The Focus Area in Humanitarian Aid: Persistent Problems and Innovative Approaches

Erdem Ayçiçek
Dr., Programs Officer at the Association of Assistance, Solidarity and Support for Refugees and Asylum-Seekers (ASRA)

Türkiye hosts millions of people displaced from their homeland. As a result, many actors have become responsible in ambiguous areas. During this period, the positions attained by the public authority in cooperation with local, national, and international actors, sometimes in opposition and sometimes in complementarity, highlight that a certain level of coordination in aid has been reached. We can categorize all humanitarian action in Türkiye based on the level of the problem at hand. In this respect, we can analyze the changes and transformations targeted by the services produced in terms of individuals, society, and institutions/organizations.

Basic humanitarian services provided by the Association of Assistance, Solidarity, and Support for Refugees and Asylum-Seekers (ASRA) include physical therapy and rehabilitation in healthcare facilities, mental health, and psychosocial support, comprehensive protection/social services, and programs on vocational training and resettlement in a third country. ASRA operates according to five operational guiding principles: (i) a consolidated regional approach to asylum seekers, (ii) adaptability to needs, (iii) coordinated relationships with local authorities and actors, (iv) operational consolidation, and (v) strong technical lead. The broad experience of ASRA in these areas forms the basis of service designs that support local, individual, and institutional resilience and meet the emergency needs of communities that are constantly changing, adaptable, and affected.

Forced migration can also devastate the informal support networks of social communities who have migrated from their homeland. Re-establishing and relocating families and other social support networks provides emotional and financial stability for these groups. ASRA puts lots of work into consolidating the natural relationship networks of this community, as improved social support, advice and information, shelter, emotional help, and approval will be a permanent and community-based response to practical needs at high levels of vulnerability. In this regard, it can be stated that the current mission of civil society is the “restoration of life in all aspects,” thus raising the self-confidence of vulnerable people, strengthening their social capital, and improving their access to fundamental rights and services.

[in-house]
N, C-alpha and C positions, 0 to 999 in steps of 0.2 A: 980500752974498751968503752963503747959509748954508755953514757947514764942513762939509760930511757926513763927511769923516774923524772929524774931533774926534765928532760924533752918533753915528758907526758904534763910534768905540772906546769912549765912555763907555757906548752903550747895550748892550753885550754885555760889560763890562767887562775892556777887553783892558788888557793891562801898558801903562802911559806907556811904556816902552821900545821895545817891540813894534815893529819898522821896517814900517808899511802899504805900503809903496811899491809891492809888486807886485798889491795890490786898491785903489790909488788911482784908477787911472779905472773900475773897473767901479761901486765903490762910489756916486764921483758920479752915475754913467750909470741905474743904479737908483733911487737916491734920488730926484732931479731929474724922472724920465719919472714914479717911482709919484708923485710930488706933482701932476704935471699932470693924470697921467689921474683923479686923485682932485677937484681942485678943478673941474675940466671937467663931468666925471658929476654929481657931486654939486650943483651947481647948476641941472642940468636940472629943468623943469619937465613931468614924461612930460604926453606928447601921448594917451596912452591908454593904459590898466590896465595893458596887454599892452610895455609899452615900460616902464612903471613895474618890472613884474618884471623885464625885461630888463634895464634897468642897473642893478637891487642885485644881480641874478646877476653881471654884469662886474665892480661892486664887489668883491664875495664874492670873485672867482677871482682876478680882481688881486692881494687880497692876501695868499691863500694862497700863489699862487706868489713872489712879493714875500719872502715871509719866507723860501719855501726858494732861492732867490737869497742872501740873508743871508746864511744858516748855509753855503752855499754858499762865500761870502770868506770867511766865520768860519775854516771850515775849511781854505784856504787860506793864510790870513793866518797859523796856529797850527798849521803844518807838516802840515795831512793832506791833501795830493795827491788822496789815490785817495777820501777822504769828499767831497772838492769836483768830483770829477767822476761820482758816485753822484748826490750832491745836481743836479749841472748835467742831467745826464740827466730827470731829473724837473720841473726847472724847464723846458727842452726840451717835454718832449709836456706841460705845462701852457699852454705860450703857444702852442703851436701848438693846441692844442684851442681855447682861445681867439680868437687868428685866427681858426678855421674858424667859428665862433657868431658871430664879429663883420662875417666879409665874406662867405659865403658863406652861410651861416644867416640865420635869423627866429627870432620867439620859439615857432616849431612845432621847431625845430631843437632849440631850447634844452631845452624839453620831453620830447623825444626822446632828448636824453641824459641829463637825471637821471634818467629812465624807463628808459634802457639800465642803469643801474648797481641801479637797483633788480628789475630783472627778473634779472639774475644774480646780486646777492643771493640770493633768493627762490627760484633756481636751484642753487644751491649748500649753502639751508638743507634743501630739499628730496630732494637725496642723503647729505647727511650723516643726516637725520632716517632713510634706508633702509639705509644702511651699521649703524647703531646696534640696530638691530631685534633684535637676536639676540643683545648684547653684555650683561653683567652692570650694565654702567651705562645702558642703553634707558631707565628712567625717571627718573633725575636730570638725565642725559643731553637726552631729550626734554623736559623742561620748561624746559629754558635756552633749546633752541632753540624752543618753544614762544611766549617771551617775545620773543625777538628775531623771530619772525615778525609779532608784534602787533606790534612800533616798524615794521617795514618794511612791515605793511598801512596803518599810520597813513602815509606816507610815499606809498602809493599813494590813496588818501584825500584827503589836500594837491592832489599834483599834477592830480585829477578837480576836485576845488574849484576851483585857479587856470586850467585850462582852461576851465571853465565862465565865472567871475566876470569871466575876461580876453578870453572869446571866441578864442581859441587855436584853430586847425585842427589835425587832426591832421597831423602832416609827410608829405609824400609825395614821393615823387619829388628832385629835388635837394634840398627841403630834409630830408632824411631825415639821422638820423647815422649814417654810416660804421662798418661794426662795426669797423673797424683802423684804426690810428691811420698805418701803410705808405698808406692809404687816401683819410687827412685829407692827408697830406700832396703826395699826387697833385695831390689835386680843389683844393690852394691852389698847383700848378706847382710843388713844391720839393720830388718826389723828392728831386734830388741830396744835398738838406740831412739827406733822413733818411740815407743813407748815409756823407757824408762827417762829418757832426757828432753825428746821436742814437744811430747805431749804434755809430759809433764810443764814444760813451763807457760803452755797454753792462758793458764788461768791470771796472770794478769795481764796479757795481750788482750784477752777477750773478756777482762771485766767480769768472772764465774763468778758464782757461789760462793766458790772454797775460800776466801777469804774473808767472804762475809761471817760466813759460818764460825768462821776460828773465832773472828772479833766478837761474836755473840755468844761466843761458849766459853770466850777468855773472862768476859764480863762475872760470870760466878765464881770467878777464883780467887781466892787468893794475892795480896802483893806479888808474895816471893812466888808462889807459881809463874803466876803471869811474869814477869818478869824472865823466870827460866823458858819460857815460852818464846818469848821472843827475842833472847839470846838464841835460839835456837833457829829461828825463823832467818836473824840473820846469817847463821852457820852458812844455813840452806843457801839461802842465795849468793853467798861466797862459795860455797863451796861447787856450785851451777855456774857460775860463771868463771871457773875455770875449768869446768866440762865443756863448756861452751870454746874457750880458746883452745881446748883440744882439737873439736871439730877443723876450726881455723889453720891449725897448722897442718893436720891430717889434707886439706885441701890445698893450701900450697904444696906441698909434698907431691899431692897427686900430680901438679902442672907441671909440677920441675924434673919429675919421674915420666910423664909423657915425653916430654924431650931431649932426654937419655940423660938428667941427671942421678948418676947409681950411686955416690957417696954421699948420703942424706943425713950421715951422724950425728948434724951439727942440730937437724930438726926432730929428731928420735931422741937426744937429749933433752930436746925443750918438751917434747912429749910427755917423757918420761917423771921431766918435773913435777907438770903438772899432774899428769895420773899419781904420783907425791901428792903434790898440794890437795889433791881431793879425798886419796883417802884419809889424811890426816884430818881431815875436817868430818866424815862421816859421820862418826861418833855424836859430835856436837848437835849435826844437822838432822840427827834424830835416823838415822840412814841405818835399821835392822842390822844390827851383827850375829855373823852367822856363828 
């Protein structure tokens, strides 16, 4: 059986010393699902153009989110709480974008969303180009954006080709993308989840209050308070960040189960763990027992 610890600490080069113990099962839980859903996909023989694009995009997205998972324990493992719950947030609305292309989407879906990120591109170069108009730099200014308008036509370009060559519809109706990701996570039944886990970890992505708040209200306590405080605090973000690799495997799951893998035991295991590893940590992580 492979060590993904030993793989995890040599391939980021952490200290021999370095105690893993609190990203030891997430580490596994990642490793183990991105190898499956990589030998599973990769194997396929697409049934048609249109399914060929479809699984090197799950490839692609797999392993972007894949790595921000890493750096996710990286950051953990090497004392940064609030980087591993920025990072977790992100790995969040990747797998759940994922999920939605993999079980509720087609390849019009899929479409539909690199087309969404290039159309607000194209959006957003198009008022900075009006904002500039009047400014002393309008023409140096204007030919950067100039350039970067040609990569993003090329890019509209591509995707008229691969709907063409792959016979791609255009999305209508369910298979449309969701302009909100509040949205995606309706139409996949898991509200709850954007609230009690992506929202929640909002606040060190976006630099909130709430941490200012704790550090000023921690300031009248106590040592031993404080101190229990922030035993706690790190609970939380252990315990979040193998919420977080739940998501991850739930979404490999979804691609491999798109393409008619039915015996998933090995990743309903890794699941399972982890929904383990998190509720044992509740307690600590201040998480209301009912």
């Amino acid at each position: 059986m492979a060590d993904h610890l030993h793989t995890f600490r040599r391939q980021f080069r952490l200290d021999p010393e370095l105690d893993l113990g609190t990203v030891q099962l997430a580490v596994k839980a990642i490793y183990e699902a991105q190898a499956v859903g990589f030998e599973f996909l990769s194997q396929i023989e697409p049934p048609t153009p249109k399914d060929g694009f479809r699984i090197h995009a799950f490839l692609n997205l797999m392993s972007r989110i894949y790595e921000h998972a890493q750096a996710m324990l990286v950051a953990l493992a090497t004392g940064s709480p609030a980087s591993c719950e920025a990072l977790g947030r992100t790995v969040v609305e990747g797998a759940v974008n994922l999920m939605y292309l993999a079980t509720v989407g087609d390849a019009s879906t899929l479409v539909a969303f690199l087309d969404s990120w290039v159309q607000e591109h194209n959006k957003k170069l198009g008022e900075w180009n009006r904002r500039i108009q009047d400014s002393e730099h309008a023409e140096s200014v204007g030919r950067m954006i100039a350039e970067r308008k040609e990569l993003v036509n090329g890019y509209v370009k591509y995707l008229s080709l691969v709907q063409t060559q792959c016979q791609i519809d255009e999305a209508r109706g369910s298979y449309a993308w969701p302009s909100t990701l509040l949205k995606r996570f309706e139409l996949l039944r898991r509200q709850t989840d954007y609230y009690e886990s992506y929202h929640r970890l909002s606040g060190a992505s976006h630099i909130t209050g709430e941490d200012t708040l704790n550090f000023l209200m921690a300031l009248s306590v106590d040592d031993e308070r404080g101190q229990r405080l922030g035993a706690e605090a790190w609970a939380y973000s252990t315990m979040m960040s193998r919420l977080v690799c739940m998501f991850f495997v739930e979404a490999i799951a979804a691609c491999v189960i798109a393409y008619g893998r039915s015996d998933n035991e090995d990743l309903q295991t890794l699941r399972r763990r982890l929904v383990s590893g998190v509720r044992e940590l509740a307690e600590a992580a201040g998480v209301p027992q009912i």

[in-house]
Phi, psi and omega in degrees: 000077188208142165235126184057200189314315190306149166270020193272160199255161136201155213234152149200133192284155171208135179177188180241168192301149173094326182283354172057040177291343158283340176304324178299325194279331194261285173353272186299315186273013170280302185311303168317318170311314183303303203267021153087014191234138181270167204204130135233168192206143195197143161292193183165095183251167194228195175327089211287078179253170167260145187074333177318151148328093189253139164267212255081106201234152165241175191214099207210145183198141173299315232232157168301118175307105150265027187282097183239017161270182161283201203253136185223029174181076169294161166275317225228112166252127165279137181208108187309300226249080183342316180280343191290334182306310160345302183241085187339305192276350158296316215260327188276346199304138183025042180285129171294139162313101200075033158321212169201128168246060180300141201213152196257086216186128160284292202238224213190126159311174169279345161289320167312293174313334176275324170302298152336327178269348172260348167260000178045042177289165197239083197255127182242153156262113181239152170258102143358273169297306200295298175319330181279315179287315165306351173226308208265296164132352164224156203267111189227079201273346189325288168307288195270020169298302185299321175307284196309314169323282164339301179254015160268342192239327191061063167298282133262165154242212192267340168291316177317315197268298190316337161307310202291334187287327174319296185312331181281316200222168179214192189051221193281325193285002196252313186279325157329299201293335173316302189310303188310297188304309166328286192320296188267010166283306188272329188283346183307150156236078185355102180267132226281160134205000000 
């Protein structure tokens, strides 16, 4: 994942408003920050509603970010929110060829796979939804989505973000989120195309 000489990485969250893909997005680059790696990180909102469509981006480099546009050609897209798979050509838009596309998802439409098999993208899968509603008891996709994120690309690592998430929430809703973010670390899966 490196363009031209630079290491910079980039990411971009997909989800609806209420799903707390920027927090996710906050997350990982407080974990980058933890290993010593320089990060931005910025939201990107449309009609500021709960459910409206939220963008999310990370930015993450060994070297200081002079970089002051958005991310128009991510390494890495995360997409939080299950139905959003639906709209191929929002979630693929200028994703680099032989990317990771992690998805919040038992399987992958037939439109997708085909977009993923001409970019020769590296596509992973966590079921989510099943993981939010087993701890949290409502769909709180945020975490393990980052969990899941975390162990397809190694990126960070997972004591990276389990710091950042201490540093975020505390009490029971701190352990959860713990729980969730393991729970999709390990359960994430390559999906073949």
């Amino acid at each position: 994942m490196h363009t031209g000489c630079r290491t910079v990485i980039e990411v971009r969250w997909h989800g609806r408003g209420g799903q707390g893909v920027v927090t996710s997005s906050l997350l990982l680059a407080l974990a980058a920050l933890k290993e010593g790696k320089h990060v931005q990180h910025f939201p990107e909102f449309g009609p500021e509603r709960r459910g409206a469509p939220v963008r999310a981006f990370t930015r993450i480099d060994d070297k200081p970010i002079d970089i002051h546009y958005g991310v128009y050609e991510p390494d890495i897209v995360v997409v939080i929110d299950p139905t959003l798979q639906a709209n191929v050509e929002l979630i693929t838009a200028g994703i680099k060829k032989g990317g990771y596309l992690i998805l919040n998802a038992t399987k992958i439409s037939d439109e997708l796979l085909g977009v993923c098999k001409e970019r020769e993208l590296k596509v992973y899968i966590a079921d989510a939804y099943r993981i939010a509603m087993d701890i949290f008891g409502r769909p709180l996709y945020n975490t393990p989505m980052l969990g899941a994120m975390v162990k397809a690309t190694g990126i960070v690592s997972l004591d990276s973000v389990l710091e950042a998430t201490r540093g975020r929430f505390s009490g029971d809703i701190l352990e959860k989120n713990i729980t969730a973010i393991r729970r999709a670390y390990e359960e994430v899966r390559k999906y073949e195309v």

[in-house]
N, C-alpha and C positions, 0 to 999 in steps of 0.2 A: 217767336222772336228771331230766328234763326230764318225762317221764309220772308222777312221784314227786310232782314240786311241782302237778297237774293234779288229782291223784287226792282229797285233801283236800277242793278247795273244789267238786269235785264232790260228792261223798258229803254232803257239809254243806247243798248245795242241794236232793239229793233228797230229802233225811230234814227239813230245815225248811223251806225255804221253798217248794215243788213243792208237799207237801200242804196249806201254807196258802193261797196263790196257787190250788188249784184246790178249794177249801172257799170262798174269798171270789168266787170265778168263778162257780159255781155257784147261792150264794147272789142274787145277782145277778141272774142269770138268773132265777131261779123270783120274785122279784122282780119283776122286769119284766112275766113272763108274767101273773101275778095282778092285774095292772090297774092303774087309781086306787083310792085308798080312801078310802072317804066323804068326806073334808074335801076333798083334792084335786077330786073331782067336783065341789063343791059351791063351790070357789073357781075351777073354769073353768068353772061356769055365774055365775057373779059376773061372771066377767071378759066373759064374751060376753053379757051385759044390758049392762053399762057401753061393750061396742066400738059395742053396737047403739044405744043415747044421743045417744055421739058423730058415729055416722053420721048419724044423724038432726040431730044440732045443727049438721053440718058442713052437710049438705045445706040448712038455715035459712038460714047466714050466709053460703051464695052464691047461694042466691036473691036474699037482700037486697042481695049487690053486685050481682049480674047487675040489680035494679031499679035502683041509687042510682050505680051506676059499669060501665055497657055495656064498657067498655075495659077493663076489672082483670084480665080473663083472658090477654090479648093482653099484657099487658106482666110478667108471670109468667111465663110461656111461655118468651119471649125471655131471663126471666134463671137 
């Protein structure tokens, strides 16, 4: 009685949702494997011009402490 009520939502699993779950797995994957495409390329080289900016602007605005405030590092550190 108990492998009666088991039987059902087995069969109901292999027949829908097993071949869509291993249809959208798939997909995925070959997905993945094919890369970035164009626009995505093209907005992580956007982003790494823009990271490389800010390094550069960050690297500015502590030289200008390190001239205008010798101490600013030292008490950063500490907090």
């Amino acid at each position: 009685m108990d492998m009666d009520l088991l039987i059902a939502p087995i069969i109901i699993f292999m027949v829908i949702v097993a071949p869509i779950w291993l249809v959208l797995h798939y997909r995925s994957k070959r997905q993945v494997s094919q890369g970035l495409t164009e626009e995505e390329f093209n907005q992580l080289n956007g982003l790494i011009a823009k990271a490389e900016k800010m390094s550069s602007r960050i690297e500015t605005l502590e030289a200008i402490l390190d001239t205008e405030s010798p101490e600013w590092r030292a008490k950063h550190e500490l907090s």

For ASRA, 2022 means “a year of optimization of services, especially for high-sensitive groups who have arrived in Türkiye as a result of forced migration.” During this period, our activities to further strengthen the bond between humanitarian aid and life itself include physical therapy and mental health services for disabled individuals and their caregivers, a health special needs fund to cover health expenses that are not covered or partially covered by general health insurance, mental health and psychosocial support activities for disability acceptance and caregiving processes. Anyone who is in a medical emergency or has a chronic illness can benefit from these services. Therefore, we focused on the most relevant aspect that will ensure the participation of disabled people in social life and have carried out activities to ensure that people in emergency health need have access to health services.

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